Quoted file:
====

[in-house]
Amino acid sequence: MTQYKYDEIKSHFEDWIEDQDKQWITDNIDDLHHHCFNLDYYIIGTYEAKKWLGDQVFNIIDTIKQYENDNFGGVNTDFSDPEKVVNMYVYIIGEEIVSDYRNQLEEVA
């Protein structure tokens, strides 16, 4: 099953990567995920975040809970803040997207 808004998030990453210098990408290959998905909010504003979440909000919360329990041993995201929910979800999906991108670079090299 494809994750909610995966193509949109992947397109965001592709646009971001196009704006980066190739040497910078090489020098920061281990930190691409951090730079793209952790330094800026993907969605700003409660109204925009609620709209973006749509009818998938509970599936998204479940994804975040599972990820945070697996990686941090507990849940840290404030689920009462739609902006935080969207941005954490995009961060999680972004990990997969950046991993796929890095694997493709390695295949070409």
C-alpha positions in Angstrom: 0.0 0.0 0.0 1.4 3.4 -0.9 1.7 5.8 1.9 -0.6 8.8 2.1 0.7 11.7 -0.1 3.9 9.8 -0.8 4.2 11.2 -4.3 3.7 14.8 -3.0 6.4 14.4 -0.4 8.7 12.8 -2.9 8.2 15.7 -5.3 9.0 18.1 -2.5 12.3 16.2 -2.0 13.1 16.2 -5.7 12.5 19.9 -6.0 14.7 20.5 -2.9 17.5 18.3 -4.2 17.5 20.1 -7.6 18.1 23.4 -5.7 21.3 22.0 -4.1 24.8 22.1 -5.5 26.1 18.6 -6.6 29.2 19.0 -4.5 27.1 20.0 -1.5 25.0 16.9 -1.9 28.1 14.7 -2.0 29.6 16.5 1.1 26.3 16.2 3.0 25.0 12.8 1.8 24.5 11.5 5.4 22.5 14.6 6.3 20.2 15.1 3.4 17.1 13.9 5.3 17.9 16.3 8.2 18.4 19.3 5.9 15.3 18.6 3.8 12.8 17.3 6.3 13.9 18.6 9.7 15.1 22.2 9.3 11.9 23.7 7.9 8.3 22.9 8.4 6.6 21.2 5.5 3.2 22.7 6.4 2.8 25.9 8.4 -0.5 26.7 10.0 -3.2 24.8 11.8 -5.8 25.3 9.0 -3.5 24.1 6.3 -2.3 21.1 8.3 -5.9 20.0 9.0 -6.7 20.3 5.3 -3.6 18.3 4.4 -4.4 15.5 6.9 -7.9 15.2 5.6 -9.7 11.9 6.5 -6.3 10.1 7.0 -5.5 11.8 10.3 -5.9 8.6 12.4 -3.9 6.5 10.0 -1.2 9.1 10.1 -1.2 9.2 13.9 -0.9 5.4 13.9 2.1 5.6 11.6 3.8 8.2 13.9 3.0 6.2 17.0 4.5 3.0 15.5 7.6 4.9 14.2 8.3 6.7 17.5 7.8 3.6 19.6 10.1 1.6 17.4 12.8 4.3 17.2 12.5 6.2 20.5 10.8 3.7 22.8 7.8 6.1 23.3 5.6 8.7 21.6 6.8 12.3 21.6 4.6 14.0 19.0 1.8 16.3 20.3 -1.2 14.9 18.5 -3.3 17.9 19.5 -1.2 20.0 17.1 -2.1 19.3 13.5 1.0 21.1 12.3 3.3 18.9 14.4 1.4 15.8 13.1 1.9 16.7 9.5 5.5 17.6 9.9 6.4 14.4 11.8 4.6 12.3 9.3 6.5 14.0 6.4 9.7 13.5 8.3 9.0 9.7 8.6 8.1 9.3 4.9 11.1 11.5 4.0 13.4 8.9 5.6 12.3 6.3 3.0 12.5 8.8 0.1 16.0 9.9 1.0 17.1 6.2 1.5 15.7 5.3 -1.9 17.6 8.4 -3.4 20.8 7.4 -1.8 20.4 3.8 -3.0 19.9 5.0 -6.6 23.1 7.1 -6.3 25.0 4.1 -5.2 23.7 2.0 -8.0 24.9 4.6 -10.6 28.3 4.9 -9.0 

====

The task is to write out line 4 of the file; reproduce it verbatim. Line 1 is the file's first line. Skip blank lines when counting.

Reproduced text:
C-alpha positions in Angstrom: 0.0 0.0 0.0 1.4 3.4 -0.9 1.7 5.8 1.9 -0.6 8.8 2.1 0.7 11.7 -0.1 3.9 9.8 -0.8 4.2 11.2 -4.3 3.7 14.8 -3.0 6.4 14.4 -0.4 8.7 12.8 -2.9 8.2 15.7 -5.3 9.0 18.1 -2.5 12.3 16.2 -2.0 13.1 16.2 -5.7 12.5 19.9 -6.0 14.7 20.5 -2.9 17.5 18.3 -4.2 17.5 20.1 -7.6 18.1 23.4 -5.7 21.3 22.0 -4.1 24.8 22.1 -5.5 26.1 18.6 -6.6 29.2 19.0 -4.5 27.1 20.0 -1.5 25.0 16.9 -1.9 28.1 14.7 -2.0 29.6 16.5 1.1 26.3 16.2 3.0 25.0 12.8 1.8 24.5 11.5 5.4 22.5 14.6 6.3 20.2 15.1 3.4 17.1 13.9 5.3 17.9 16.3 8.2 18.4 19.3 5.9 15.3 18.6 3.8 12.8 17.3 6.3 13.9 18.6 9.7 15.1 22.2 9.3 11.9 23.7 7.9 8.3 22.9 8.4 6.6 21.2 5.5 3.2 22.7 6.4 2.8 25.9 8.4 -0.5 26.7 10.0 -3.2 24.8 11.8 -5.8 25.3 9.0 -3.5 24.1 6.3 -2.3 21.1 8.3 -5.9 20.0 9.0 -6.7 20.3 5.3 -3.6 18.3 4.4 -4.4 15.5 6.9 -7.9 15.2 5.6 -9.7 11.9 6.5 -6.3 10.1 7.0 -5.5 11.8 10.3 -5.9 8.6 12.4 -3.9 6.5 10.0 -1.2 9.1 10.1 -1.2 9.2 13.9 -0.9 5.4 13.9 2.1 5.6 11.6 3.8 8.2 13.9 3.0 6.2 17.0 4.5 3.0 15.5 7.6 4.9 14.2 8.3 6.7 17.5 7.8 3.6 19.6 10.1 1.6 17.4 12.8 4.3 17.2 12.5 6.2 20.5 10.8 3.7 22.8 7.8 6.1 23.3 5.6 8.7 21.6 6.8 12.3 21.6 4.6 14.0 19.0 1.8 16.3 20.3 -1.2 14.9 18.5 -3.3 17.9 19.5 -1.2 20.0 17.1 -2.1 19.3 13.5 1.0 21.1 12.3 3.3 18.9 14.4 1.4 15.8 13.1 1.9 16.7 9.5 5.5 17.6 9.9 6.4 14.4 11.8 4.6 12.3 9.3 6.5 14.0 6.4 9.7 13.5 8.3 9.0 9.7 8.6 8.1 9.3 4.9 11.1 11.5 4.0 13.4 8.9 5.6 12.3 6.3 3.0 12.5 8.8 0.1 16.0 9.9 1.0 17.1 6.2 1.5 15.7 5.3 -1.9 17.6 8.4 -3.4 20.8 7.4 -1.8 20.4 3.8 -3.0 19.9 5.0 -6.6 23.1 7.1 -6.3 25.0 4.1 -5.2 23.7 2.0 -8.0 24.9 4.6 -10.6 28.3 4.9 -9.0 